Why Russia is a (surprisingly) good place for Vegans, Vegetarian and healthy food lovers
‘‘Are you kidding me?”
“Do they really have soups with no meat?? Here? In Altai… next to Mongolia, in the mountains?”
“I can’t believe it.’’
These were my words of excitement at a tiny local cafe found while traveling through the Altai region of Russia.
There are places around the world where as a vegan or vegetarian you struggle more than in others. There are places where the only option I”ve had while eating out as a vegan is plain rice.
Russia is not one of them.
The biggest country in the world has a long list of traditional, unique, extremely tasty local dishes, many of them not vegan or neither vegetarian.
So if you are planning to eat out three times a day and you are planning to leave the big cities, yes you might have fewer options as a vegan or a vegetarian. If your plan is to visit the local markets, supermarkets, plan your meals, cook, experiment… in that case, Russia is the place to be and it will welcome you to the tasty universe of grains, pulses, legumes and seeds like few other places in the world will do.
Some of the staple traditional Russian dishes have extremely healthy and vegan ingredients in them such as rye and whole grain flour, potatoes, berries, cabbage, seeds, and raw grains. Yes, Russians love meat and dairy products so they tend to add them to all the amazing ingredients above but the base is there, extremely available, easy to find, and, compared to other countries, extremely inexpensive.
In big cities and towns even eating out will still provide you a great local experience since there are a lot of vegan and vegetarian cafes, dedicated grocery shops and restaurants offering cuisines from almost every corner of the world.
While traveling through the biggest country on earth you will notice as some dishes will never leave you and how you will always be able to find some Gretcka (buckwheat, the “Russian rice”), one of the staples of Russian home cuisine, you’ll find mashed potatoes, Kasha (oat) and fresh salads in any Stolovaya (Soviet self-service cafes with home-cooked style food at a great price).
Yes, in rural remote areas you may find that meat and dairy will be the only options on the menu but you will always be able to get a plate of plain buckwheat, oats, rice, or tasty rye bread.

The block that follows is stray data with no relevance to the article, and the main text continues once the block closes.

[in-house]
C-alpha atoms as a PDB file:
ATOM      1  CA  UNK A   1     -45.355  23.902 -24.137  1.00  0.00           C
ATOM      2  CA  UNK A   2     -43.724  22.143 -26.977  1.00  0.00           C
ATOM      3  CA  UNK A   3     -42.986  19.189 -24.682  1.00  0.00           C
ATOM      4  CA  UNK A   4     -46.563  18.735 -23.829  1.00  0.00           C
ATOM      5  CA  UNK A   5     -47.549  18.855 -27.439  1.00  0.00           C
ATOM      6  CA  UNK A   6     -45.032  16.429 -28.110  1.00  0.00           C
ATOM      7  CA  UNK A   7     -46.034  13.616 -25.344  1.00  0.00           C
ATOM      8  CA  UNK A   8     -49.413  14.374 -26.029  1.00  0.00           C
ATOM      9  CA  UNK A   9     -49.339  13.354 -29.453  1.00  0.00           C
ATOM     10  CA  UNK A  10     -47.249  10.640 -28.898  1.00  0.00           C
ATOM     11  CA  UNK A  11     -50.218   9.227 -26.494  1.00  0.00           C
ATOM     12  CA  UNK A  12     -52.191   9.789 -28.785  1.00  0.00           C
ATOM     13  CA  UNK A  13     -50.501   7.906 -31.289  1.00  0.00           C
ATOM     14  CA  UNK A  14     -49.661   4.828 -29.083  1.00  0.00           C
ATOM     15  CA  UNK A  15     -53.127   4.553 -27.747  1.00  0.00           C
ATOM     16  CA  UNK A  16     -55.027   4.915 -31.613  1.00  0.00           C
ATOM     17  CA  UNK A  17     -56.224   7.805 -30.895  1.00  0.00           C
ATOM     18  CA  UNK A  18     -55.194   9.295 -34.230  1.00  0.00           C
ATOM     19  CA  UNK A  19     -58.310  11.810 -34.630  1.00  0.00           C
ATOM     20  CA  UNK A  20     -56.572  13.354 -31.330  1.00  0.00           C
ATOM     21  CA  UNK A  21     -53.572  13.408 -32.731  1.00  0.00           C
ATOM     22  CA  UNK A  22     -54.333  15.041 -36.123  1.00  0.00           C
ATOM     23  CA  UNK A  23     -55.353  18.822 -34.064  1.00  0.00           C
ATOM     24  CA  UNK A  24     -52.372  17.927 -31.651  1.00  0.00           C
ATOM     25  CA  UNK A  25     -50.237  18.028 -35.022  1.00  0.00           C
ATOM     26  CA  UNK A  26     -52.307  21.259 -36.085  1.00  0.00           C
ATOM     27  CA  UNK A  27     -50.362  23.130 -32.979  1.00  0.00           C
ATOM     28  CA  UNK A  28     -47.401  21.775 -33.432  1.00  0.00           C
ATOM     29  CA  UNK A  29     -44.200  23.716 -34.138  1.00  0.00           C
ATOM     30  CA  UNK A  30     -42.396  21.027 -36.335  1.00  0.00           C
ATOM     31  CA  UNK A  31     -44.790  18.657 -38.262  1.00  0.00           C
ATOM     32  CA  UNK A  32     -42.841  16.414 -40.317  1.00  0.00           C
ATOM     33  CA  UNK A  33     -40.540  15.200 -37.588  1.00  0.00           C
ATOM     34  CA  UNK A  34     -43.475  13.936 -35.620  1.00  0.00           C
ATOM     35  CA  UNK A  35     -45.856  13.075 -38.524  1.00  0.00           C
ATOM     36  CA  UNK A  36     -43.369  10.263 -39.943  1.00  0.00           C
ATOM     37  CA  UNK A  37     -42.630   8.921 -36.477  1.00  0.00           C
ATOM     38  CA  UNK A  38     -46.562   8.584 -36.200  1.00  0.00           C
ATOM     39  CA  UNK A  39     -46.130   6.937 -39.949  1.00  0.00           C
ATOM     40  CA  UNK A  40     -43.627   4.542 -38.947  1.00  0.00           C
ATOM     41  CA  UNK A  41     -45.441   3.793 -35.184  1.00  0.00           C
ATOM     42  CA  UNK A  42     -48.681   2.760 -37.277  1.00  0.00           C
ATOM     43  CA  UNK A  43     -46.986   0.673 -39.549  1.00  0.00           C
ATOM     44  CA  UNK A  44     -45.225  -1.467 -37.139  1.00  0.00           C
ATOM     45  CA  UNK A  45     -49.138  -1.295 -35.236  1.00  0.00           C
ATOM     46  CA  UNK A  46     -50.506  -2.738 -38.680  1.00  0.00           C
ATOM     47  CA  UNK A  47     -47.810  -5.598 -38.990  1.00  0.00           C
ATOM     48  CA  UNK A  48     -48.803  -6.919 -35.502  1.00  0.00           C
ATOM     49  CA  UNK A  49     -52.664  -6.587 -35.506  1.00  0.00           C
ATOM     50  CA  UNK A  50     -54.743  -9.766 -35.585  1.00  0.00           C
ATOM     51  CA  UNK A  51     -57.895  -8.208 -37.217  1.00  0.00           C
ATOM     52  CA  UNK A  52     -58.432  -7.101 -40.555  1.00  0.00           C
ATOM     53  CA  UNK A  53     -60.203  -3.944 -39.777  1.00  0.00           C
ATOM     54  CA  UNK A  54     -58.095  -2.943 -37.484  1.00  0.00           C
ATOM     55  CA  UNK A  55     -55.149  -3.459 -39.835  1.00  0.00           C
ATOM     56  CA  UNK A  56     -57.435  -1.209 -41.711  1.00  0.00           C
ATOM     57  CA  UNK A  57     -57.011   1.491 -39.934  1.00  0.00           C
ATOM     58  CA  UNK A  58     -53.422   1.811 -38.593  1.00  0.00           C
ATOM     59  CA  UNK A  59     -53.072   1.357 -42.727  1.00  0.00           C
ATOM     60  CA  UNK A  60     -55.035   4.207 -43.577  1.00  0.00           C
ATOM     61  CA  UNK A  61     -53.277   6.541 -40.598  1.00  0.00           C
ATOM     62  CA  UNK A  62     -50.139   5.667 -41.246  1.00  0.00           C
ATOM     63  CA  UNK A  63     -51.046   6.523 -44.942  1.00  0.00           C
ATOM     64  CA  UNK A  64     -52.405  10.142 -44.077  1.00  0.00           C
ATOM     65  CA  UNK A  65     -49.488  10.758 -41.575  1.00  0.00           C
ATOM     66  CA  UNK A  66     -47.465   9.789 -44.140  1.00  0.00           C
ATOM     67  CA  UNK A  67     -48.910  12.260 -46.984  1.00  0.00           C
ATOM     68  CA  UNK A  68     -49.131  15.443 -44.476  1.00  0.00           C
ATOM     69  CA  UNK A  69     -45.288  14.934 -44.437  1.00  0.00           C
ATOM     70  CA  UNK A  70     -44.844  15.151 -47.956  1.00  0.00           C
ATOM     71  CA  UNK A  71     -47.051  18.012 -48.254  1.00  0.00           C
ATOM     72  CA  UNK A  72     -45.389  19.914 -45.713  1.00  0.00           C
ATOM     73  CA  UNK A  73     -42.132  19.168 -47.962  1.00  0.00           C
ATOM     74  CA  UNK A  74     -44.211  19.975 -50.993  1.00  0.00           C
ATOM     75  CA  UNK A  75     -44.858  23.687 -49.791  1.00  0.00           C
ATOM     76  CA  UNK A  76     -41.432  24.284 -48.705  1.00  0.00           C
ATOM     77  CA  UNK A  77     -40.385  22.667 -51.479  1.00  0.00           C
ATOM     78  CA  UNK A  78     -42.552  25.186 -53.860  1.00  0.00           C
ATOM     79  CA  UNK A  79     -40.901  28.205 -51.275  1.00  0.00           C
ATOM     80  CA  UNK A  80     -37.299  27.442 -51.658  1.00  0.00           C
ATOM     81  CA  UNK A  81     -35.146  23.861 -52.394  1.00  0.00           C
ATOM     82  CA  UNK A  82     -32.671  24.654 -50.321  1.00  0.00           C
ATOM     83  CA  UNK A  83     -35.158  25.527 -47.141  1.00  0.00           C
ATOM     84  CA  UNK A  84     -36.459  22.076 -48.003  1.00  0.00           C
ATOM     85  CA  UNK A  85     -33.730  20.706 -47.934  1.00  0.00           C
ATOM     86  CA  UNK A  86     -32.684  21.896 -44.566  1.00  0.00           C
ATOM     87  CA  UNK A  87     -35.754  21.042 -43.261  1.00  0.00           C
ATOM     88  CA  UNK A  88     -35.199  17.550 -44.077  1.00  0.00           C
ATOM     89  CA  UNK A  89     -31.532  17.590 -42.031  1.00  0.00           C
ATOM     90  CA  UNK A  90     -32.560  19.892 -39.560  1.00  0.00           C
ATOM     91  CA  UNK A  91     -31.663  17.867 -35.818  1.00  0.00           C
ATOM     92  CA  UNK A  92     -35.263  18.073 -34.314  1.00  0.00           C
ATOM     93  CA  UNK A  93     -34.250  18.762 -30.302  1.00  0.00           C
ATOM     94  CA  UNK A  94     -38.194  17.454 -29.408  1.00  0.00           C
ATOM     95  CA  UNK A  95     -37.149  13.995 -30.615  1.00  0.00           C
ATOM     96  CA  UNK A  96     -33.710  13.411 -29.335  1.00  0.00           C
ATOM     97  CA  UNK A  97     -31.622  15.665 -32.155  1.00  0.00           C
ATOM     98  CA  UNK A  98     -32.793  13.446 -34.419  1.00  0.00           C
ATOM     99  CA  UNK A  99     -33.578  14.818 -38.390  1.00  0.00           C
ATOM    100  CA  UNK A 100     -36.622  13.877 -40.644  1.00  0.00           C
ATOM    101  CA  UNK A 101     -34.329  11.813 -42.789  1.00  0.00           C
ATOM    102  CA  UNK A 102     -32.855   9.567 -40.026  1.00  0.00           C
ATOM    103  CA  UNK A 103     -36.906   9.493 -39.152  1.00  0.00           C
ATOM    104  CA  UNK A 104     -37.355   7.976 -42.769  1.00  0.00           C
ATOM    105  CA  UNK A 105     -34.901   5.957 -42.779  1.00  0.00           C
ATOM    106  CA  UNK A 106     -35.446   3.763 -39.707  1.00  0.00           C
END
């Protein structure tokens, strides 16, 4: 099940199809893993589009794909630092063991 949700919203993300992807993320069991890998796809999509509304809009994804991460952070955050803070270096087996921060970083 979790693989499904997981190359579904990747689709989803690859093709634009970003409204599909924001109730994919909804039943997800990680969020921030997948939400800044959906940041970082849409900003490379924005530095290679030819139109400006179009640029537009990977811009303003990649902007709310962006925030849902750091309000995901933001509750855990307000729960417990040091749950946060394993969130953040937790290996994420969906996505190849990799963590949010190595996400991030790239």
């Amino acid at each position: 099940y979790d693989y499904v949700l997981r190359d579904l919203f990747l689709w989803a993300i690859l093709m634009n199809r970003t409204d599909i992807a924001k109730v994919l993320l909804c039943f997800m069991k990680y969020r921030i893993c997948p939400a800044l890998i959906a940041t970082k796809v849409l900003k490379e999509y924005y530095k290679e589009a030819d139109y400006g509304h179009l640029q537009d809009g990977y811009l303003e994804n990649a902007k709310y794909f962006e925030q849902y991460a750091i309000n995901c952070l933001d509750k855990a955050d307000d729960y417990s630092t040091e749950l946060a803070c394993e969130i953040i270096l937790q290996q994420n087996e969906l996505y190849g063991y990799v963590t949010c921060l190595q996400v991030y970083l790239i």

Russia always surprises me by the huge number of cafes, small tiny grocery shops, supermarkets, veggies, and fruit stalls. I find Babushka (old ladies) selling the daily harvests of their gardens literally everywhere.
In any supermarket, even the smallest one you will find a great variety of lentils, dry beans, and peas, buckwheat, rice, millet, bulgur, couscous, and more. Seeds and nuts fill the Central Asian bazaars located in any big Russian city or town.
These bazaars are without any doubt my favorite places to go grocery shopping where I find a great number of Central Asian immigrants selling their homelands products while they tell you of Uzbekistan or Georgia, their beautiful homelands. The products found here are fresh, they have a great value, and are sold by weight (not pre-prepackaged! Yippie!!).
Look for the Tsentral’nyy bazar (central market) in any city, grab your reusable bags, and get ready to step on the Silk Road.
In supermarkets, from the medium sized to the biggest ones you will always find a dedicated section to healthy and vegan products. Soy meat is widely available and dairy substitutes are becoming very popular. You can find oat milk in many different variations available pretty much everywhere for a bit more than a dollar (US) a litre.
In every city and medium-size town, you will always have a vegan, organic, or natural products shop with a great selection from detergents to tea, from oil to seeds.
Cafes are now offering plant-based milk, and falafel wraps are deliciously made in any Shawarma cafes. Shawarma has become one of the most popular street food choices popping up by the dozens in every city or town.
Even while camping and backpacking around Russia I was still able to enjoy my healthy diet: most of the grains available are also sold in their “fast cooking” option. You just need a tiny gas stove, veggies, and a few minutes to boil your lentils or beans or kasha to be happy, healthy and full while moving from forests to lakes and from mountains to the Taiga.
A number of Russians, especially young ones, are embracing vegetarianism and veganism. Even more are extremely open-minded, understanding, and interested in the subject.
Given its history, Russia inherited a healthy lifestyle and diet from the time of the Soviet Union before Western fast foods and imported products became widely available. This has largely kept the country away from refined products, sugar, high calories food, and the whole ‘fast food’ idea.
Chai is still way more popular than coffee, with thousands of varieties of local wild herbs. Kasha is the healthiest and most common everyday breakfast. Buckwheat is never missing from every house food pantry as well as pickled veggies from every fridge.
The entire country seems to go to the forest in Summer to hand-pick kilograms of berries and mushrooms. And fruits, veggies, and nuts have been traveling to the North from the Garden of Asia (the “stans” and the Caucasus) since the time of the Silk Road, enriching the tables and the traditions with unique, healthy, and incredibly tasty new flavours.
Russians love to spend time at home, cook, and enjoy long meals. Embracing this as a food enthusiast has given me more opportunities to discover and enjoy this fascinating culture and its people while settling into my “Russian chapter”.
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